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Ukraine: frozen war?

November 23, 2014

Summary: The conflict is ongoing, a new separatist offensive is being predicted

ukraine-russia-631A useful reminder here that, although seemingly frozen in more ways than one, with ice starting to cover the front lines, the conflict is still ongoing in Eastern Ukraine,  The Ukrainian forces believe that a new offensive is being prepared by separatists:

The Daily Telegraph, 22 Nov 2014:

The truth is that the trenches and anti-tank ditches appearing in the fields west of Donetsk have yet to be tested. But they are a telling illustration of how the fortunes of Ukraine’s war have changed since September’s ceasefire. The Ukrainian army’s hopes of finishing the war this summer were dashed by a separatist counter-offensive in late August, which almost certainly had Russian backing. Now, it is the Ukrainians who find themselves on the defensive, focused on containing the separatists rather than winning back ground…Some believe the conflict is slowly freezing, like the ice on the new Ukrainian pill boxes. But others fear an imminent and very major flare-up.

In recent weeks, several vast convoys of military trucks hauling howitzers, Grad rocket systems, and tanks have been seen moving through separatist territory. Nato, meanwhile, has accused Russia of sending combat troops, tanks, artillery, and anti-aircraft systems across the border.  The popular wisdom amongst soldiers and civilians on both sides of the lines is that the rebels are readying to grab the port of Mariupol, in a bid to open a land corridor to the Russian-occupied province of Crimea…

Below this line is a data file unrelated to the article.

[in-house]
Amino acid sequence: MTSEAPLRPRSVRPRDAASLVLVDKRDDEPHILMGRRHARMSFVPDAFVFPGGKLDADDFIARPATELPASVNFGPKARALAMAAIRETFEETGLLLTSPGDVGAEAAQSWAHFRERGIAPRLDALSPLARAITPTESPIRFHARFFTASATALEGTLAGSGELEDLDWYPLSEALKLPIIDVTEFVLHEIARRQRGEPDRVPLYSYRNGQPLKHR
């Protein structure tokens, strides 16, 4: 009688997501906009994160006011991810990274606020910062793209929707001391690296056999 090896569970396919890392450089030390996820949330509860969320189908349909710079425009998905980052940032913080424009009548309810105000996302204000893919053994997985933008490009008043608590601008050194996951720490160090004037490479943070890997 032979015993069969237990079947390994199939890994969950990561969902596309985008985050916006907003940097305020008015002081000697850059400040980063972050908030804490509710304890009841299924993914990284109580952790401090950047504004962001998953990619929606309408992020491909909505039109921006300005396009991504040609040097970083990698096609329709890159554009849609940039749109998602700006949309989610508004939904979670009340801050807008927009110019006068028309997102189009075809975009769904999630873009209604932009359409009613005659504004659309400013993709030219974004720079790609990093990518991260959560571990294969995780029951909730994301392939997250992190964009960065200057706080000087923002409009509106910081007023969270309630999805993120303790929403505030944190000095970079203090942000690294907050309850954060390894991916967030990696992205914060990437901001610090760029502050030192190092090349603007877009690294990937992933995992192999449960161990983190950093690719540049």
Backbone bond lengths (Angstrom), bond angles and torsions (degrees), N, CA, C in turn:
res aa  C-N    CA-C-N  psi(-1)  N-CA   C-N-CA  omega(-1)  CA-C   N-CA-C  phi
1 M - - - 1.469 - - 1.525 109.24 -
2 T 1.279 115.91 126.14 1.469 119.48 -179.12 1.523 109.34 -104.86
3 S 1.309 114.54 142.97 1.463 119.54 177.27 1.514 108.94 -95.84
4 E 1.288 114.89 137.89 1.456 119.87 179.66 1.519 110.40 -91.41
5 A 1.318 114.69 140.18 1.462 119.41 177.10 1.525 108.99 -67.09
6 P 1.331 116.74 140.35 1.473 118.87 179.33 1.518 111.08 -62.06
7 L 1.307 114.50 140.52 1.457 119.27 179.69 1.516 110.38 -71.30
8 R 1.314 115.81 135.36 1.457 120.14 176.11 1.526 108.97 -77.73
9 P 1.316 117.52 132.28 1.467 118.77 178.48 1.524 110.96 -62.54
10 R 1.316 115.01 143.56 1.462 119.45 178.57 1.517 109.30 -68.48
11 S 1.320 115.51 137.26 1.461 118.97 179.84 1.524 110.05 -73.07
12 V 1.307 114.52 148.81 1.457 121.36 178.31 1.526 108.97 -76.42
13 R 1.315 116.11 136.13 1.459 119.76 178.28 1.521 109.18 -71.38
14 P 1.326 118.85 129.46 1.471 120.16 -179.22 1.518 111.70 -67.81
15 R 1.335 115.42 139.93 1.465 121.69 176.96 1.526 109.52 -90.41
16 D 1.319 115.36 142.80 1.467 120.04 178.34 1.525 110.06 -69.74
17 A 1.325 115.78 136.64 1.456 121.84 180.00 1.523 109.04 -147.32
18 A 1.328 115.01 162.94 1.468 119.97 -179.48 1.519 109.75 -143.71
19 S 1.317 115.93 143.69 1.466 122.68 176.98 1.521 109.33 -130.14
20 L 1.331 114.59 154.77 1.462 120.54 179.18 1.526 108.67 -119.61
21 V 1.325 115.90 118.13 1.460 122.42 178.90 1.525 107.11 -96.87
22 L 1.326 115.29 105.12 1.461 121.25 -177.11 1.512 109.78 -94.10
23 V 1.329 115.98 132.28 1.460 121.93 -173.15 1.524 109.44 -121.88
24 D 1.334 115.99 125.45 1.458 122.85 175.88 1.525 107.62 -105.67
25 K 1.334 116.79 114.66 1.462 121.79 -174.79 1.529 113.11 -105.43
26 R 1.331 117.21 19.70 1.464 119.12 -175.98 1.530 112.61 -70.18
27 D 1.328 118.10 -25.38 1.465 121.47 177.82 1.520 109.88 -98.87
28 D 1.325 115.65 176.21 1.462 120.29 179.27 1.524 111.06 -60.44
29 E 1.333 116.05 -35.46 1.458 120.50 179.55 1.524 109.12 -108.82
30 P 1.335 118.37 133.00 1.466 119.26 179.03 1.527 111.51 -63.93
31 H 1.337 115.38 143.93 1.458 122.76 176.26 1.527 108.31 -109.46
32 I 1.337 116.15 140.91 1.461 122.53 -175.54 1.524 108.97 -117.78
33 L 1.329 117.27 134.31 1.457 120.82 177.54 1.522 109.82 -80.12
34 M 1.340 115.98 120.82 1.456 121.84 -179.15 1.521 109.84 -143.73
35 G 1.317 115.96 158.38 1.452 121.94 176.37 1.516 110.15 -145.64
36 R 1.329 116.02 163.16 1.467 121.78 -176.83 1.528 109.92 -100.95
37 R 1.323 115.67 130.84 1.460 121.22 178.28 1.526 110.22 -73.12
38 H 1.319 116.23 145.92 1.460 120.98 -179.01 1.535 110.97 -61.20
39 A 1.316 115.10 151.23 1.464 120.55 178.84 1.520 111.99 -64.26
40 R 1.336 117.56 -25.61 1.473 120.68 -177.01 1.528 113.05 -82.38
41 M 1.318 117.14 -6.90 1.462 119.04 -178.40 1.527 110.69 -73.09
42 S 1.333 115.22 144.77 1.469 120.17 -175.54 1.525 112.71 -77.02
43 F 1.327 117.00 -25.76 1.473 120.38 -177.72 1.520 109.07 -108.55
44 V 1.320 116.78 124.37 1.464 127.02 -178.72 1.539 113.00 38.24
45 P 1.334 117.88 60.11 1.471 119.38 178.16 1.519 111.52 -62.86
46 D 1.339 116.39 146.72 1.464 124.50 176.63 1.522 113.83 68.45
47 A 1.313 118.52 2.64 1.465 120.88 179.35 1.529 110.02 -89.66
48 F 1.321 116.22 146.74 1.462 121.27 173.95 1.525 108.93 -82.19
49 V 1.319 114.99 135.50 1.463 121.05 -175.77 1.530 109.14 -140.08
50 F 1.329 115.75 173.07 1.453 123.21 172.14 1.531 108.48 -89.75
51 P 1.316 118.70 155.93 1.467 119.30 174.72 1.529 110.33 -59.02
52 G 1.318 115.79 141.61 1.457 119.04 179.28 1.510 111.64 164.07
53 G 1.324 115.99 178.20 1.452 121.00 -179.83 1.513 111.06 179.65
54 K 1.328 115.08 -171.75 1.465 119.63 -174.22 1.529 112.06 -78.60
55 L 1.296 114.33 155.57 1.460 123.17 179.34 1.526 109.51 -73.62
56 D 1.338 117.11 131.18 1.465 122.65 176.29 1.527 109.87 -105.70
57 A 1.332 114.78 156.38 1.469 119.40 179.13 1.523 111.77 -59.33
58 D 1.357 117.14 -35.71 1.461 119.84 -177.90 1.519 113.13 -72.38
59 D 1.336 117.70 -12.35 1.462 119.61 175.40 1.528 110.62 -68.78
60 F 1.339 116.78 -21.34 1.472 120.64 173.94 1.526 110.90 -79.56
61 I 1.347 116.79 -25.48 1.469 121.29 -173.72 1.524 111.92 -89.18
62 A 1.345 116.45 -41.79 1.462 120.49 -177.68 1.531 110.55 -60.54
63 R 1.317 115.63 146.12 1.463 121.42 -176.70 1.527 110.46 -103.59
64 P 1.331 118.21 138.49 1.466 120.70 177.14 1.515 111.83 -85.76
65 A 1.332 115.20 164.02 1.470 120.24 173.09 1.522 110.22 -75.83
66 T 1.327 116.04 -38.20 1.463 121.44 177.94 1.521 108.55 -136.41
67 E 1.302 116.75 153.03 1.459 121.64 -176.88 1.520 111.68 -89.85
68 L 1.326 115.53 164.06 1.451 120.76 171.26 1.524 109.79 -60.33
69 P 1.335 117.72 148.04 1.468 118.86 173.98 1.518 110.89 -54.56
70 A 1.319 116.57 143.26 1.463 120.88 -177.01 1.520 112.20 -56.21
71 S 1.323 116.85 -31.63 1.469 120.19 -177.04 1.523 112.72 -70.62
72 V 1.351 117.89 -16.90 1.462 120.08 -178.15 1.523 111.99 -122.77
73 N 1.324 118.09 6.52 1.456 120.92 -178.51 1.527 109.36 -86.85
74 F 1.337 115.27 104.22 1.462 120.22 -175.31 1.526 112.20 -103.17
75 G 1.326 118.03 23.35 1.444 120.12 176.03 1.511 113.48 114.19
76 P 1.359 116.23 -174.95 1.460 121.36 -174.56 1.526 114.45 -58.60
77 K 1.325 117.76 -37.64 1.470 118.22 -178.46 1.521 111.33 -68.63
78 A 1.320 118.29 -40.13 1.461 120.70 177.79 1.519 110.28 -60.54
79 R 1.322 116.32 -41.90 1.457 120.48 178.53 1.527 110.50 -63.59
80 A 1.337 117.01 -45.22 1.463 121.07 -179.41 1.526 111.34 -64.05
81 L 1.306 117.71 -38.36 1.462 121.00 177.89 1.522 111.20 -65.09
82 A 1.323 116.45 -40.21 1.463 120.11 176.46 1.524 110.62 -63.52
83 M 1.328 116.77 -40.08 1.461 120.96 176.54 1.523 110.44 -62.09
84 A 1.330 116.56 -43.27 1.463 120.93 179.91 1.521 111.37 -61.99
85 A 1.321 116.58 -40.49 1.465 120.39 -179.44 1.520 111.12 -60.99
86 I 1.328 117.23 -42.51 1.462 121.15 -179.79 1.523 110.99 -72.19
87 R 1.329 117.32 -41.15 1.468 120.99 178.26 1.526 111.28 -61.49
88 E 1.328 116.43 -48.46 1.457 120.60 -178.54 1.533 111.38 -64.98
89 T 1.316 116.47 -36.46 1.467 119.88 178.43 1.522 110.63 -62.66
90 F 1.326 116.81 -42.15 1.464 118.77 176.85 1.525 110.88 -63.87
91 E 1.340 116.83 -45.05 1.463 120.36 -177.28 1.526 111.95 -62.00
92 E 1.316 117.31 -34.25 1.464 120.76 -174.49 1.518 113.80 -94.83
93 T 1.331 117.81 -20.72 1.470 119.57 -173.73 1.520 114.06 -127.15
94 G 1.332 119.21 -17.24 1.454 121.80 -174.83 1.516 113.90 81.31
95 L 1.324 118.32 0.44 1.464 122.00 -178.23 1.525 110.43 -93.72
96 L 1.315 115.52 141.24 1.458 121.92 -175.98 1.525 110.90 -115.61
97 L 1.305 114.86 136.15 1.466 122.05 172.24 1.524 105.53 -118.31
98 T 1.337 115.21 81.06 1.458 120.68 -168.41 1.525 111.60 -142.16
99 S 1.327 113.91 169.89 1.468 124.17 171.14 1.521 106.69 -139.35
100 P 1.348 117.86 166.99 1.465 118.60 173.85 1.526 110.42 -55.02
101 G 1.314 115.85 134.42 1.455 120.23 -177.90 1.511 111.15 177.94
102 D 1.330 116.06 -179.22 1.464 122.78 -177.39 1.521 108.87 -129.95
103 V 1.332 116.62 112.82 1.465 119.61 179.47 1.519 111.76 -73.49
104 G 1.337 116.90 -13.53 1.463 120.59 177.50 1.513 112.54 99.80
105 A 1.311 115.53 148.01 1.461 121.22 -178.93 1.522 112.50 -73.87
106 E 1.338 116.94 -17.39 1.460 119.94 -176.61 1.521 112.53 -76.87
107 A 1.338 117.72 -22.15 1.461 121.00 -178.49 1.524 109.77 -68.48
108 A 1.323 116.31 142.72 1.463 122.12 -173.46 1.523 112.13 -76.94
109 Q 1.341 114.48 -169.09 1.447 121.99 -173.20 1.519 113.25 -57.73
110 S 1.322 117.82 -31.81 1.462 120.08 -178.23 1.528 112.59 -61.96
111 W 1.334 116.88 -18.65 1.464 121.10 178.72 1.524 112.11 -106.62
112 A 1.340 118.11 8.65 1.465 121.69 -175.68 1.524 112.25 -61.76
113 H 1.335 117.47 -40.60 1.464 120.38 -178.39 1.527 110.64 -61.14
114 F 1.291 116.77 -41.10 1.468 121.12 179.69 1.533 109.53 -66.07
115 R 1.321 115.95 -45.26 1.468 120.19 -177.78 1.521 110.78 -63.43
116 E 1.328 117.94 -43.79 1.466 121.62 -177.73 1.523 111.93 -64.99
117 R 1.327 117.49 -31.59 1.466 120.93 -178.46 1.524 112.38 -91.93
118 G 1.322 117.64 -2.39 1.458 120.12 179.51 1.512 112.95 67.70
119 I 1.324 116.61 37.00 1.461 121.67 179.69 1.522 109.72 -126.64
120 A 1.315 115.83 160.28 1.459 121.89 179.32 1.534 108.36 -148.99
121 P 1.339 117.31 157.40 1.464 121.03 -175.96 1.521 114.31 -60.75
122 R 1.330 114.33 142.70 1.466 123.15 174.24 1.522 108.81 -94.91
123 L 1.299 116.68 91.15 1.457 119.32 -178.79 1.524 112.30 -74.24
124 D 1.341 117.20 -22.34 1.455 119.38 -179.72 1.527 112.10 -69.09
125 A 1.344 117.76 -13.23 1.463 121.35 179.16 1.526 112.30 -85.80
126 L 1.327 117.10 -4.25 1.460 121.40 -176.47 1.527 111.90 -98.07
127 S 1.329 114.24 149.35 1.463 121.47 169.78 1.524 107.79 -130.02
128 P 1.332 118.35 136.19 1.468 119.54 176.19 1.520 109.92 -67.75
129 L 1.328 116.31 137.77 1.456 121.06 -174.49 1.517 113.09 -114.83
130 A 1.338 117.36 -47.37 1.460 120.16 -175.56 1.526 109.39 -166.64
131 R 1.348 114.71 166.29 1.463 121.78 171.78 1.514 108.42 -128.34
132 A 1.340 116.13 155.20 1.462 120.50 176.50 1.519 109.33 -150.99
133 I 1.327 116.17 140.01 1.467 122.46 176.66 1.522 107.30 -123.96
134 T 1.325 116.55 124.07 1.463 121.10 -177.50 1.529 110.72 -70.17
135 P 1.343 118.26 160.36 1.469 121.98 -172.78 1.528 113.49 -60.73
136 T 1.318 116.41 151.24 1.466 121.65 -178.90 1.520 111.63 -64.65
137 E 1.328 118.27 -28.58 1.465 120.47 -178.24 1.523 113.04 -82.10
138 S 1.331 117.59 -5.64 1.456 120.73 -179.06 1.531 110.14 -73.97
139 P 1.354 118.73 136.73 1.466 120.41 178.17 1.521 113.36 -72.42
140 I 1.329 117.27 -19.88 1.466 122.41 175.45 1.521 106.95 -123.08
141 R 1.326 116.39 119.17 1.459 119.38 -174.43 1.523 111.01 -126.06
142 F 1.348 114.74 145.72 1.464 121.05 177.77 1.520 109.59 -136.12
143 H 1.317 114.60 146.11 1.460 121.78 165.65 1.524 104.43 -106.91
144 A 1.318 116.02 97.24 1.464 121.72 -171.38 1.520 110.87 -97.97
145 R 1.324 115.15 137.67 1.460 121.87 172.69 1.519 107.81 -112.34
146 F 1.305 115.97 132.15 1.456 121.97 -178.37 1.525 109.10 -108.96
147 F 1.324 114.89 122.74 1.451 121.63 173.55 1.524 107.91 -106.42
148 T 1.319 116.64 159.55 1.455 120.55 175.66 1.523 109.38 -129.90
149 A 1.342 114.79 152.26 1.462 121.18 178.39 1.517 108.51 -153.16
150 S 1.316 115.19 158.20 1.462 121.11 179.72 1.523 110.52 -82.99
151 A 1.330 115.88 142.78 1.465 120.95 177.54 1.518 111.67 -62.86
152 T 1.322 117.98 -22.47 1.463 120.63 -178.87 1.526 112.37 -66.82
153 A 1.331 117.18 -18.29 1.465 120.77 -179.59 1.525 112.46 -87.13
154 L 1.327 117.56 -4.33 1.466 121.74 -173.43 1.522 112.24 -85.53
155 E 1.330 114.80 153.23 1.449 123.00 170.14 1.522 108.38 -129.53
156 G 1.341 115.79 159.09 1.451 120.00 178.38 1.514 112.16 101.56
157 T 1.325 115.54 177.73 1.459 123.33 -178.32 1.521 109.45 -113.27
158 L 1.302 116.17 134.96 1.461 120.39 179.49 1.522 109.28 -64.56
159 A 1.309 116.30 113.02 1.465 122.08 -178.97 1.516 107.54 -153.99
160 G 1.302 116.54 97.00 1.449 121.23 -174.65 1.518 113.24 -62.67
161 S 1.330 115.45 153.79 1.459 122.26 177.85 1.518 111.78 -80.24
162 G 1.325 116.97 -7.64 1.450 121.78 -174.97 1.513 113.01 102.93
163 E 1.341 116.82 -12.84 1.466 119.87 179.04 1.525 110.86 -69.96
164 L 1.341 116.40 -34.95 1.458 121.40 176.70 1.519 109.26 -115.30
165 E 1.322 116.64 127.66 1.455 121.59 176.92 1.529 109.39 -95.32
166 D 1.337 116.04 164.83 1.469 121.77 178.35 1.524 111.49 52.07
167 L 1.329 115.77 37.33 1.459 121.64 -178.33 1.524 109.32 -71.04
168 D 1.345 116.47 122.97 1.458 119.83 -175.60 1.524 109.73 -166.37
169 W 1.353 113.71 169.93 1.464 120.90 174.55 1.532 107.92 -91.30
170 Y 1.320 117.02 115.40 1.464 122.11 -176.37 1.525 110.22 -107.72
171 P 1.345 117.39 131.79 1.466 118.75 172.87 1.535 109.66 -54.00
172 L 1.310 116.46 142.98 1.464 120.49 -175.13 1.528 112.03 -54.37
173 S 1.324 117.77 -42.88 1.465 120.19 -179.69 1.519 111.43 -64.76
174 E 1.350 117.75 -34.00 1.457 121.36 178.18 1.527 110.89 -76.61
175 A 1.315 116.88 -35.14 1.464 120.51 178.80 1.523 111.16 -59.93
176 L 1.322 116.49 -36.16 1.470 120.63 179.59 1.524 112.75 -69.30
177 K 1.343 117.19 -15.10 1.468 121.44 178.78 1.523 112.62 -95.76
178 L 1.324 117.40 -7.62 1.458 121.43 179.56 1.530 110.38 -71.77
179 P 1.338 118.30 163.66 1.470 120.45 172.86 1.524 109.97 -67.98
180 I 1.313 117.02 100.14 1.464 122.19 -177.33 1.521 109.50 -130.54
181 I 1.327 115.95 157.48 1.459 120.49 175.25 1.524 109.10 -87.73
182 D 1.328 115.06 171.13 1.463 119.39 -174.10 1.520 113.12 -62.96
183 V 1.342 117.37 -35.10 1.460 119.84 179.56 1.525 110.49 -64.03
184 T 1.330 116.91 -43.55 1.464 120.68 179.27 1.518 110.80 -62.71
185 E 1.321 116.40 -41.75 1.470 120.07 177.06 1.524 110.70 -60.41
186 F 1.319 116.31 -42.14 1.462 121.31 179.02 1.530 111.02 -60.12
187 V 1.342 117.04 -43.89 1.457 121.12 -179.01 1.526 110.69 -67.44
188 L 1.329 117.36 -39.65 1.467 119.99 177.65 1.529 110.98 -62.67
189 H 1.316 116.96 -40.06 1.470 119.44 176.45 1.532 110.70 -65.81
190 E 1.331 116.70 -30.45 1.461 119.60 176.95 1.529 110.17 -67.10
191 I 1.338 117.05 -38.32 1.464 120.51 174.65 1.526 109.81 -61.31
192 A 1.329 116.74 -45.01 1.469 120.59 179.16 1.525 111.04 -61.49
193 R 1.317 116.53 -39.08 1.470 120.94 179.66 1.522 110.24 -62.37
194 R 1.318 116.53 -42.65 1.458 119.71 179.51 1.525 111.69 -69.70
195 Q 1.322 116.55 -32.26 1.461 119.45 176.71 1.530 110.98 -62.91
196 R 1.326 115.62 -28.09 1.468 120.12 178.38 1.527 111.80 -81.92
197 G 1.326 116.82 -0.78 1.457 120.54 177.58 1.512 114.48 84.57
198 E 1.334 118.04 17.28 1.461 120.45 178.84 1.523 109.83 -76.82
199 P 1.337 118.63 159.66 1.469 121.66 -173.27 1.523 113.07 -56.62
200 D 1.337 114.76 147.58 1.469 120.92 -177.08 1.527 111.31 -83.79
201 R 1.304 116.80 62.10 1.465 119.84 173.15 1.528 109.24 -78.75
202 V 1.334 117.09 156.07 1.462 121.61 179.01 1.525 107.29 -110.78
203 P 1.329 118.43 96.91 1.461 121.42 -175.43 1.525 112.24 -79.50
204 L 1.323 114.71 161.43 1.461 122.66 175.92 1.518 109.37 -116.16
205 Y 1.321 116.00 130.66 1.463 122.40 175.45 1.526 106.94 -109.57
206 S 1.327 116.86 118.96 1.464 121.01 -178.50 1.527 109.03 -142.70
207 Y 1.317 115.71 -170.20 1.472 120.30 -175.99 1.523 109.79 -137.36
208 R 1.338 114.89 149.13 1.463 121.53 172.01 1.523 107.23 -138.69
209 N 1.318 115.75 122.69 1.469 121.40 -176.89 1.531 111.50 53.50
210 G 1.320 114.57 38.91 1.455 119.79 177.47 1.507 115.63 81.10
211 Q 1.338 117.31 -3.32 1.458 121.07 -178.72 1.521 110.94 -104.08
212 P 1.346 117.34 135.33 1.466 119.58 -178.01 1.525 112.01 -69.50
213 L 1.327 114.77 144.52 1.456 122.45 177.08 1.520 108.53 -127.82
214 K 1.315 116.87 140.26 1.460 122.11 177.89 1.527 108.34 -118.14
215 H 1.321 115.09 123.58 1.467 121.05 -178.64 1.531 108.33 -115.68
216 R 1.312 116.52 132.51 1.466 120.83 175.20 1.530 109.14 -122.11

While the separatists who control Donetsk enjoy the logistical benefits and relative comforts of the region’s capital, the Ukrainians are hunkered down in the fields and villages outside the city, dependent on lines of supply from Dnipropetrovsk.

In Peski, the strategic village that acts as the lifeline to the beleaguered garrison in Donetsk airport, the Ukrainians live in a vast network of trenches, tunnels and machine gun nests that comes under near-constant bombardment from rebel artillery.

Further to the rear, the men live in dugouts and trailers on freezing checkpoints, or billeted in houses in the poverty-stricken country towns that dot the western part of Donetsk region.

There is some interesting detail in here as well.  Ukrainian forces seem to be very much provided on a very much volunteer basis – local businessmen raising their own combat battalions.  This almost seems to be the new way into politics.  The forces interviewed here suggest most of the opposition forces are indeed local, as opposed to Russian army, although they claimed to have captured a Russian paratroop major previously.


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